Post 1- The Future of Poverty


Jacqueline Novogratz defined poverty as a condition of choice and lack of freedom. Jacqueline talks about a woman named Jane to help explain her definition of poverty and the overall purpose of the video. Jane was a very poor woman who was at the lowest point of her life, and her initial choice of dealing with poverty was prostitution. She believed there was no other way and the embarrassment consumed her. However, Jane eventually chose to sell dresses for special occasions as well as jewelry. Jacqueline explained how people need a way of getting themselves out of poverty, rather than just given a hand. She used Jane as a great way to explain her point. Sam said that instead of helping people like a nurse would and giving out pills, she gives them hope and gives them a reason and a way to succeed and overcome poverty. Jacqueline also encourages all people to become a bigger part fixing the poverty level by engaging in giving the less fortunate more opportunities.

Sustainable development is an approach to help solve global issues. The Sustainable Development Goals is to help guide the future course of social, economic, and environmental development on the planet. As the worlds population continues to increase, it is essential that there needs to be a framework that the world puts in to action in order to negate the gap between the rich and the poor from expanding. For book explains how big corporations greatly make an impact on the economic and climate conditions in society. However, they do so in a negative way, increasing the gap between rich and poor and worsening our climate. Neo-liberalism is worsening the lives for the less fortunate, as it favors free- market capitalism. With government spending promoted by the World Bank and IMF being cut, less fortune are going to the poor and there is no security for the poor. People in poor countries with neo-liberalism are basically on their own to supply for themselves because there is less government funding from companies like World Bank and IMF.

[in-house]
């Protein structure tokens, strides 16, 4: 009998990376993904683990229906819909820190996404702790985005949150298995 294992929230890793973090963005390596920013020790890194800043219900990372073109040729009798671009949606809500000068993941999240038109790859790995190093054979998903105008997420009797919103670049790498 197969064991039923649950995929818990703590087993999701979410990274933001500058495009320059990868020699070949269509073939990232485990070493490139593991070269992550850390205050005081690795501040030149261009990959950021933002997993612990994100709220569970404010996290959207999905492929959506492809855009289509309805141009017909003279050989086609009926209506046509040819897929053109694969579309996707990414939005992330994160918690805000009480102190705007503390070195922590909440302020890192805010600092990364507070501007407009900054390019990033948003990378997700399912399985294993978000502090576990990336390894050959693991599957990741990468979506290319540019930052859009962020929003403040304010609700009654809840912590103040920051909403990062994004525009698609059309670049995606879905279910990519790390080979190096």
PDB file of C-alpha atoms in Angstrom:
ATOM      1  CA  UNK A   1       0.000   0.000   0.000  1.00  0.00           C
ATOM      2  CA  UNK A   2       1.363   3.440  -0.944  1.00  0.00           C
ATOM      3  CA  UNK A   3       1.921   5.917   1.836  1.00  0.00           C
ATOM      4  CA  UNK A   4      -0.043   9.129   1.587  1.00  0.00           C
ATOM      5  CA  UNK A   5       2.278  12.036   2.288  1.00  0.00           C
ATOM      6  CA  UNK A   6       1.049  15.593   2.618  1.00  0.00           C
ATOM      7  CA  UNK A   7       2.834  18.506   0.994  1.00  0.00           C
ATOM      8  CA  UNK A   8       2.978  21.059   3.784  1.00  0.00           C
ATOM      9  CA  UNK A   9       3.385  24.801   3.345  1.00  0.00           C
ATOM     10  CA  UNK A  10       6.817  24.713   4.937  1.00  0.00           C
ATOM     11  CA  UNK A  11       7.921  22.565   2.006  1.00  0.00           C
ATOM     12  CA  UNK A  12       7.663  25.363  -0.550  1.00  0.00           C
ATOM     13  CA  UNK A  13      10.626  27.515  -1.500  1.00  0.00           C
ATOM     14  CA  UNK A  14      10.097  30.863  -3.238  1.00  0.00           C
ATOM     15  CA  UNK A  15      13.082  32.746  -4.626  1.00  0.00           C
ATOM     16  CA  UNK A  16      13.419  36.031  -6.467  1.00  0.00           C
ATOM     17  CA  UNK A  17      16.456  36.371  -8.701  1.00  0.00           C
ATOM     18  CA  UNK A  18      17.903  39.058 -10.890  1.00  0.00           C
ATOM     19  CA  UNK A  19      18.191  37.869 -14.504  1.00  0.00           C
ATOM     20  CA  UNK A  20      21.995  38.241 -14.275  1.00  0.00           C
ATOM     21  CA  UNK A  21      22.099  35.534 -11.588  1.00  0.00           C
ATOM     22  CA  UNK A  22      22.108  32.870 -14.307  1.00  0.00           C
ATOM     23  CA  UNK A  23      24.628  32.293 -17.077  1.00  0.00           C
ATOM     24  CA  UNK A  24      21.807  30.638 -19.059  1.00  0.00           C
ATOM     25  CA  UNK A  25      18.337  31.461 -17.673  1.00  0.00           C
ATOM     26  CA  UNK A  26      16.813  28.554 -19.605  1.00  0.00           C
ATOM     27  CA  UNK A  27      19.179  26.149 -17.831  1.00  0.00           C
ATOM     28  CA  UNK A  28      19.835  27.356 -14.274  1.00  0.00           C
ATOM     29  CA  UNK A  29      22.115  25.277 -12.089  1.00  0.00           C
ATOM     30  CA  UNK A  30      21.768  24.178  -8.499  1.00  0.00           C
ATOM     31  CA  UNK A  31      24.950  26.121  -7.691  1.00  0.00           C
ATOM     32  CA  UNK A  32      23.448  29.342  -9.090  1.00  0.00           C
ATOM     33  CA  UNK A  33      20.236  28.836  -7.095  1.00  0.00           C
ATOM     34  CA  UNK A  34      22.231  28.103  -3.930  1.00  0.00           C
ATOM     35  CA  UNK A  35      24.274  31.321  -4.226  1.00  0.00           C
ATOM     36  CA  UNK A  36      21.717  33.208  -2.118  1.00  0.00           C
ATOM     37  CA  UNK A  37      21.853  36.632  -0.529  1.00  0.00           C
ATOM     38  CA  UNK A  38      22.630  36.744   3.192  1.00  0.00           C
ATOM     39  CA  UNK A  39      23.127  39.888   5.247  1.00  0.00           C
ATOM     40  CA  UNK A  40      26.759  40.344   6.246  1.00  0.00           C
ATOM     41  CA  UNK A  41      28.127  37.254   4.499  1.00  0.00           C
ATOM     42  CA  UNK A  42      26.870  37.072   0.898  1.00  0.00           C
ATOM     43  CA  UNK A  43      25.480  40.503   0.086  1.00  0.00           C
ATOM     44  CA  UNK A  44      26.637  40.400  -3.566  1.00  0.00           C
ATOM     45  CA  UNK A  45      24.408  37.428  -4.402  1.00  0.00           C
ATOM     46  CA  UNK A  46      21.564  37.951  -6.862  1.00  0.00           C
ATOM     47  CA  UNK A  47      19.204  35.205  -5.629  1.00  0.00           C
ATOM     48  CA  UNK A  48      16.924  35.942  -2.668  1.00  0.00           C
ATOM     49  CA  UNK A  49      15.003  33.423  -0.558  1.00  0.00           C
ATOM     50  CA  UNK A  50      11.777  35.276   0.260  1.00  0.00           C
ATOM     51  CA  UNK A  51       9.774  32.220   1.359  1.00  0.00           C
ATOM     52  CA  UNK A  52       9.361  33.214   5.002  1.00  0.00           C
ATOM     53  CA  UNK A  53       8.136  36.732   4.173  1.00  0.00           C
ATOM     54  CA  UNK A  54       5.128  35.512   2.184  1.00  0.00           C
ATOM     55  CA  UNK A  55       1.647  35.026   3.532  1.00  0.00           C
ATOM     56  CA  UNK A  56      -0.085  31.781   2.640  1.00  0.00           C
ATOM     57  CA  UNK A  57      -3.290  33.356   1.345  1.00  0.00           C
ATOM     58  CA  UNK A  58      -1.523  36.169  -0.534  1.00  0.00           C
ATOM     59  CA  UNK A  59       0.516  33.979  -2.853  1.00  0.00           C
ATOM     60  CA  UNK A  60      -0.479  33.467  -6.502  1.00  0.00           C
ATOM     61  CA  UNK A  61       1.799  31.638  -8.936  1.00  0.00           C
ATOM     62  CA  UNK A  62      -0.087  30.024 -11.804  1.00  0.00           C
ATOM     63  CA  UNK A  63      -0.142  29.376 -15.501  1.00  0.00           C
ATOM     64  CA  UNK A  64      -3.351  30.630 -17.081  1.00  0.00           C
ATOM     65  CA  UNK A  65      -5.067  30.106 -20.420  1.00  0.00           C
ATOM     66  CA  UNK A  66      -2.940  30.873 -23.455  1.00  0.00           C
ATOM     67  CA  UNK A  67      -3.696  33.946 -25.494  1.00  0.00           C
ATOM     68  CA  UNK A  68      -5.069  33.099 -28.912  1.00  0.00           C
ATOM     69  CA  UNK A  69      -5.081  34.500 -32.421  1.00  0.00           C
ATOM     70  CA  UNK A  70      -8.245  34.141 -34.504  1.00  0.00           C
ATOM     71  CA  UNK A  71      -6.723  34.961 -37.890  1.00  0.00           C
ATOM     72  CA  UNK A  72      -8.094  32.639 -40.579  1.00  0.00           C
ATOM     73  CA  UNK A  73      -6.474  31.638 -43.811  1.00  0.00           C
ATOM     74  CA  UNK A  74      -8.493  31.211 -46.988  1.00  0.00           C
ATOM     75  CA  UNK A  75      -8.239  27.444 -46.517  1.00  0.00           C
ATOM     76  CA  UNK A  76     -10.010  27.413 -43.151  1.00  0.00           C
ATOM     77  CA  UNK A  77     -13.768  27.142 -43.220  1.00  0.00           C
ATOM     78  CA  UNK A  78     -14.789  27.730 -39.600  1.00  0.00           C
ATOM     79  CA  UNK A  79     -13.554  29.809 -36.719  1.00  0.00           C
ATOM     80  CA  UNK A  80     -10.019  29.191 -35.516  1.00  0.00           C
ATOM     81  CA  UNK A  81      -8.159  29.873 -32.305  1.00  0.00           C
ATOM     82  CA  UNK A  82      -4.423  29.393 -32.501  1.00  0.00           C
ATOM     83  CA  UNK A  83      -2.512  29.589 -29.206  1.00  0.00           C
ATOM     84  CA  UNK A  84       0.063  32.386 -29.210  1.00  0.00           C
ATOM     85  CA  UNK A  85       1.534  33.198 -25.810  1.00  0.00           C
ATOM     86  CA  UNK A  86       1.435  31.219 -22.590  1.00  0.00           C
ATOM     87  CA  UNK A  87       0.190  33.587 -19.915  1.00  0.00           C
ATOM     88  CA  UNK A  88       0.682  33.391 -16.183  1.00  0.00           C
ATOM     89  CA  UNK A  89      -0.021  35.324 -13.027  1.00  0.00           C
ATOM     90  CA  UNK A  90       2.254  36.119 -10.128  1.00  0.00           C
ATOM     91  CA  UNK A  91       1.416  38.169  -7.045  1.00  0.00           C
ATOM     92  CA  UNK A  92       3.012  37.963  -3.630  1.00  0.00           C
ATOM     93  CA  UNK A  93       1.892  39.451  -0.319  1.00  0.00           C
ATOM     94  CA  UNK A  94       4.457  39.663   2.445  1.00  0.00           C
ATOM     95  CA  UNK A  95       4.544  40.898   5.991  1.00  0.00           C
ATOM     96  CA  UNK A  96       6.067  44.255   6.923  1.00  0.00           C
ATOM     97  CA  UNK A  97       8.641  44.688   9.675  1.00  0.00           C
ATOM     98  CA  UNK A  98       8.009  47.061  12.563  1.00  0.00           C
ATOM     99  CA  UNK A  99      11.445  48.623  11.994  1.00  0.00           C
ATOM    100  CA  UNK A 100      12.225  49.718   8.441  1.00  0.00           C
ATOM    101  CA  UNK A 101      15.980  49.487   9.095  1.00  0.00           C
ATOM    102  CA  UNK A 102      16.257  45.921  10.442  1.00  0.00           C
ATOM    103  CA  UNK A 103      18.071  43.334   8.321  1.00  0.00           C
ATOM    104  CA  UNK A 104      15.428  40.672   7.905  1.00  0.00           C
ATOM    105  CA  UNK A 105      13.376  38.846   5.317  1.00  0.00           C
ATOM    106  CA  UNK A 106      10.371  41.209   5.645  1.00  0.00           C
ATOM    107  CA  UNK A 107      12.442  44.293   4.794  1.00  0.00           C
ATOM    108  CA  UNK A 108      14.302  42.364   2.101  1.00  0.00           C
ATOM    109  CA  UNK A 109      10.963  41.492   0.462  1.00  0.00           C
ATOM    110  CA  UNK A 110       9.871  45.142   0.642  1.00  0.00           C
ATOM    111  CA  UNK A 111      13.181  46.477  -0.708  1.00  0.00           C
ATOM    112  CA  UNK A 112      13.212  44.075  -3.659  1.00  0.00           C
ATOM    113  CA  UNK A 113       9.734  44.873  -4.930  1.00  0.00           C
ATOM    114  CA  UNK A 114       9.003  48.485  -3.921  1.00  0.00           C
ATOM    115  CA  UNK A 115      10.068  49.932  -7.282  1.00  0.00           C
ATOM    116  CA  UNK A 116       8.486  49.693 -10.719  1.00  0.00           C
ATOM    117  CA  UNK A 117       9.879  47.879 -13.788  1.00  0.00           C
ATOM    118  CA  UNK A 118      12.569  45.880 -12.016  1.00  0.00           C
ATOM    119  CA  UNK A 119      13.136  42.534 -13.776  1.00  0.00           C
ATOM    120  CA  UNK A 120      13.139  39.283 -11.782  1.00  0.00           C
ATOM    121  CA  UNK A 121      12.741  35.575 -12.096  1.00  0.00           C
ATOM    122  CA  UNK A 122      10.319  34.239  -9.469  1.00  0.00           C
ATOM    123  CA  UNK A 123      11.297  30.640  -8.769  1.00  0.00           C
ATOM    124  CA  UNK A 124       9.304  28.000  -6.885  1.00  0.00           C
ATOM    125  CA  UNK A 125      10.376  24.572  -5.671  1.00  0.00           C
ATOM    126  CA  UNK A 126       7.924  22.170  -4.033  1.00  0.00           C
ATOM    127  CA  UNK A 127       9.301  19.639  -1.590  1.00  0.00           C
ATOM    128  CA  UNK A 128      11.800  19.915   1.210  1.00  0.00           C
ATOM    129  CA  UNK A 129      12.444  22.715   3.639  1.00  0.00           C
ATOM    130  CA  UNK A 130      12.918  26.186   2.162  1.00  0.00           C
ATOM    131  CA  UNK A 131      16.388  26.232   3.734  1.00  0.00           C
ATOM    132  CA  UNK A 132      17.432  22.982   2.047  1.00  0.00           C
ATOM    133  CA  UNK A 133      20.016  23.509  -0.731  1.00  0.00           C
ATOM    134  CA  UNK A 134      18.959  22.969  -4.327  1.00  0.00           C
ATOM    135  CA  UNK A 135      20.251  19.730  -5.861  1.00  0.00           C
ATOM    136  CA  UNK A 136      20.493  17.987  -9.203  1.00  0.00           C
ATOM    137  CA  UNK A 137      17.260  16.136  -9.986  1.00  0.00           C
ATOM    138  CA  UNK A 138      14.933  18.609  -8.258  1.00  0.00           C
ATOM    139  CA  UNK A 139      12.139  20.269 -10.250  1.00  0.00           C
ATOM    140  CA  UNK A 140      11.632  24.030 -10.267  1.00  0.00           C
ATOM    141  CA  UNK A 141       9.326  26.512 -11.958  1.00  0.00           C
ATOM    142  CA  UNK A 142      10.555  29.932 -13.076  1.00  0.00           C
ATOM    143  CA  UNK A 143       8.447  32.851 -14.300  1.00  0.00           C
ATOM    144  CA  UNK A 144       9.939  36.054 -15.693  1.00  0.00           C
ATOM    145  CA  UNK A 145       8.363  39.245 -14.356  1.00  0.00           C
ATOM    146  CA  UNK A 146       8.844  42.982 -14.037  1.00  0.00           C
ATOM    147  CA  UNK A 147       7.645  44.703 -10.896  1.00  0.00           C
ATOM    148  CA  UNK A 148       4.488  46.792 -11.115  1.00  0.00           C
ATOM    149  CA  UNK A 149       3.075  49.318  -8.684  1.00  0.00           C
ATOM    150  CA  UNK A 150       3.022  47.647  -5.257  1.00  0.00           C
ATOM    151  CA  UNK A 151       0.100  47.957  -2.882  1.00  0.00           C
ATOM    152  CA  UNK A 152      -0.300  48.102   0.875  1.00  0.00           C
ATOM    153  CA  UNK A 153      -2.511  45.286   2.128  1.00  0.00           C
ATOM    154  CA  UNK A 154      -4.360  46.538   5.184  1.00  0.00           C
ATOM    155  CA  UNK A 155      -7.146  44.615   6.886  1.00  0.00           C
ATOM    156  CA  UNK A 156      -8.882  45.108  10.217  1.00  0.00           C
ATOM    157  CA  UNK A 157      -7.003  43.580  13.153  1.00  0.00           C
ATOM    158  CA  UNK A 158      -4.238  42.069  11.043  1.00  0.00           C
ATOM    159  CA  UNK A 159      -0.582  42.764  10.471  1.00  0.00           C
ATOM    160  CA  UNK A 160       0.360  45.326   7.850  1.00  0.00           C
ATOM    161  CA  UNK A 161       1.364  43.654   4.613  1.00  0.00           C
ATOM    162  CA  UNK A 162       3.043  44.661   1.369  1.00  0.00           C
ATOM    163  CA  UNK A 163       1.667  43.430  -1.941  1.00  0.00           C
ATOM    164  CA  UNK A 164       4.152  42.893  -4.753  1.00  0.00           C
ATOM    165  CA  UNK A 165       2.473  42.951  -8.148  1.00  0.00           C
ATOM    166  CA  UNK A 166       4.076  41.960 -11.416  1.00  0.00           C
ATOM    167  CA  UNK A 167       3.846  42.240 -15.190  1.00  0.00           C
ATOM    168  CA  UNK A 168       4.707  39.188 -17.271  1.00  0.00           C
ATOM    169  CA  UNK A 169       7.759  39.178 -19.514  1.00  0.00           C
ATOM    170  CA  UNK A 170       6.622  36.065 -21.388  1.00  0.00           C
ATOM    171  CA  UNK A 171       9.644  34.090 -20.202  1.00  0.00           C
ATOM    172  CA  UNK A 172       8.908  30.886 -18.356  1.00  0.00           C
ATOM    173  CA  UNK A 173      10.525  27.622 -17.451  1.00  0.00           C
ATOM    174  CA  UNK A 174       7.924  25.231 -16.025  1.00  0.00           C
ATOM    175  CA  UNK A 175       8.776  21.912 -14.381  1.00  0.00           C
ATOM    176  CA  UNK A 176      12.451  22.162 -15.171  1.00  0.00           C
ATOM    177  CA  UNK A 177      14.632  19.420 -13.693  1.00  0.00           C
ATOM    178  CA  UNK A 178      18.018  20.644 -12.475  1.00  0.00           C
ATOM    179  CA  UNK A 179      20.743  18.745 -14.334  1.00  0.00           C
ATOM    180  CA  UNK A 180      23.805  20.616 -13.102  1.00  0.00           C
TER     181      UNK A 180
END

John McArthur calls George W. Bush (US), Washington, and the World Bank the players on the bench. The Millennium Development Goals (MDGs) attempted to cut the global extreme poverty level in half by 2015. However, none of the players acknowledged the MDGs. McArthur explains how Bush supported the Millennium Challenge by promising a 50 perfect increase in foreign aid, implemented the Presidents Emergency Plan for AIDS relief, and endorsed the UN Millennium Declaration and the Monterrey agreements, but failed to endorse the MDGs originally. McArthur states believes that George Bush and the United States in general failed to increase its contributions in development and could have made a bigger impact in the international goodwill. Washington, like George W. Bush, failed to acknowledge the MDG. McArthur explains how “Washington missed easy opportunities to build political capital for solving much thornier and divisive international issues” (McArthur 5). McArthur explains The World Bank could have also done a better job by “helping the poor countries assess how they could achieve the MDGs and sounded the alarm about donor financing gaps” (McArthur 6).

The article “How to Help Poor Countries” does not just emphasize the importance of more aid and money, but they explain the significance of figuring out a plan to be economically successful for the long term. The article explains how most of the countries that are desperate of aid are the ones who fail to use it accordingly. In many cases, the way the money and aid is being used is more important than how much of it you have. The article explains how there needs to be more of a push in helping poorer countries with their leadership, as many of them are corrupt. The article also expresses how the wealthier countries need to stop making certain medicine and necessities so expensive for the poorer countries. Aid is extremely important for rebuilding nations and helping achieve certain goals, but for long-term health worldwide, its role is not as well defined.


Jeffrey Sachs, The Age of Sustainable Development

John W. McArthur, Own the Goals

Birdstall et al, How to Help Poor Countries


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